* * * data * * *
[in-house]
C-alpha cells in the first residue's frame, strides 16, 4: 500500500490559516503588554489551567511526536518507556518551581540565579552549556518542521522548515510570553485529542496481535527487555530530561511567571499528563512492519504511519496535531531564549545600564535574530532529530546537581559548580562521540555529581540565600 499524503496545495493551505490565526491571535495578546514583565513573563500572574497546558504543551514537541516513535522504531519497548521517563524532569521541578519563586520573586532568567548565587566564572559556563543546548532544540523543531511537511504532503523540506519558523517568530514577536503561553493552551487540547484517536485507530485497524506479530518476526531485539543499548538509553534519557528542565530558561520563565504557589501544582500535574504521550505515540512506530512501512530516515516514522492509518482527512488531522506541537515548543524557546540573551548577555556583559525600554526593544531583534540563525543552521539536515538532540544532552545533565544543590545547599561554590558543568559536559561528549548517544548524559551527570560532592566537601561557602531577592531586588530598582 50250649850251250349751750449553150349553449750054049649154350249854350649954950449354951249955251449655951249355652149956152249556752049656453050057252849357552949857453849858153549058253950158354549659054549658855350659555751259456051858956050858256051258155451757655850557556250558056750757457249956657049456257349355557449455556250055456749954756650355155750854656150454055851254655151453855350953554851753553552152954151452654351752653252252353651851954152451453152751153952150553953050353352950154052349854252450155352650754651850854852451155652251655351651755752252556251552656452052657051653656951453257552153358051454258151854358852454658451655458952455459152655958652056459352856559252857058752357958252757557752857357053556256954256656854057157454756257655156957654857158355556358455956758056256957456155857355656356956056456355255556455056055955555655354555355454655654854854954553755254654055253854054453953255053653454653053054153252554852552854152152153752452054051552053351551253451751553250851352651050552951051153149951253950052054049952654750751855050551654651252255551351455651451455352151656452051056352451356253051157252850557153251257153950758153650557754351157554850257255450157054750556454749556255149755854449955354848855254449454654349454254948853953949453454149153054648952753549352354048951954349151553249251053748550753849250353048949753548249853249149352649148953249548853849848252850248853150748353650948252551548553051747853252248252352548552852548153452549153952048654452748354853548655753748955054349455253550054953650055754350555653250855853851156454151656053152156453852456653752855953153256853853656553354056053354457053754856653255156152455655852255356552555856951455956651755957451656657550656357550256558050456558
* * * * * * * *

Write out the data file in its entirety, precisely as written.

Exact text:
[in-house]
C-alpha cells in the first residue's frame, strides 16, 4: 500500500490559516503588554489551567511526536518507556518551581540565579552549556518542521522548515510570553485529542496481535527487555530530561511567571499528563512492519504511519496535531531564549545600564535574530532529530546537581559548580562521540555529581540565600 499524503496545495493551505490565526491571535495578546514583565513573563500572574497546558504543551514537541516513535522504531519497548521517563524532569521541578519563586520573586532568567548565587566564572559556563543546548532544540523543531511537511504532503523540506519558523517568530514577536503561553493552551487540547484517536485507530485497524506479530518476526531485539543499548538509553534519557528542565530558561520563565504557589501544582500535574504521550505515540512506530512501512530516515516514522492509518482527512488531522506541537515548543524557546540573551548577555556583559525600554526593544531583534540563525543552521539536515538532540544532552545533565544543590545547599561554590558543568559536559561528549548517544548524559551527570560532592566537601561557602531577592531586588530598582 50250649850251250349751750449553150349553449750054049649154350249854350649954950449354951249955251449655951249355652149956152249556752049656453050057252849357552949857453849858153549058253950158354549659054549658855350659555751259456051858956050858256051258155451757655850557556250558056750757457249956657049456257349355557449455556250055456749954756650355155750854656150454055851254655151453855350953554851753553552152954151452654351752653252252353651851954152451453152751153952150553953050353352950154052349854252450155352650754651850854852451155652251655351651755752252556251552656452052657051653656951453257552153358051454258151854358852454658451655458952455459152655958652056459352856559252857058752357958252757557752857357053556256954256656854057157454756257655156957654857158355556358455956758056256957456155857355656356956056456355255556455056055955555655354555355454655654854854954553755254654055253854054453953255053653454653053054153252554852552854152152153752452054051552053351551253451751553250851352651050552951051153149951253950052054049952654750751855050551654651252255551351455651451455352151656452051056352451356253051157252850557153251257153950758153650557754351157554850257255450157054750556454749556255149755854449955354848855254449454654349454254948853953949453454149153054648952753549352354048951954349151553249251053748550753849250353048949753548249853249149352649148953249548853849848252850248853150748353650948252551548553051747853252248252352548552852548153452549153952048654452748354853548655753748955054349455253550054953650055754350555653250855853851156454151656053152156453852456653752855953153256853853656553354056053354457053754856653255156152455655852255356552555856951455956651755957451656657550656357550256558050456558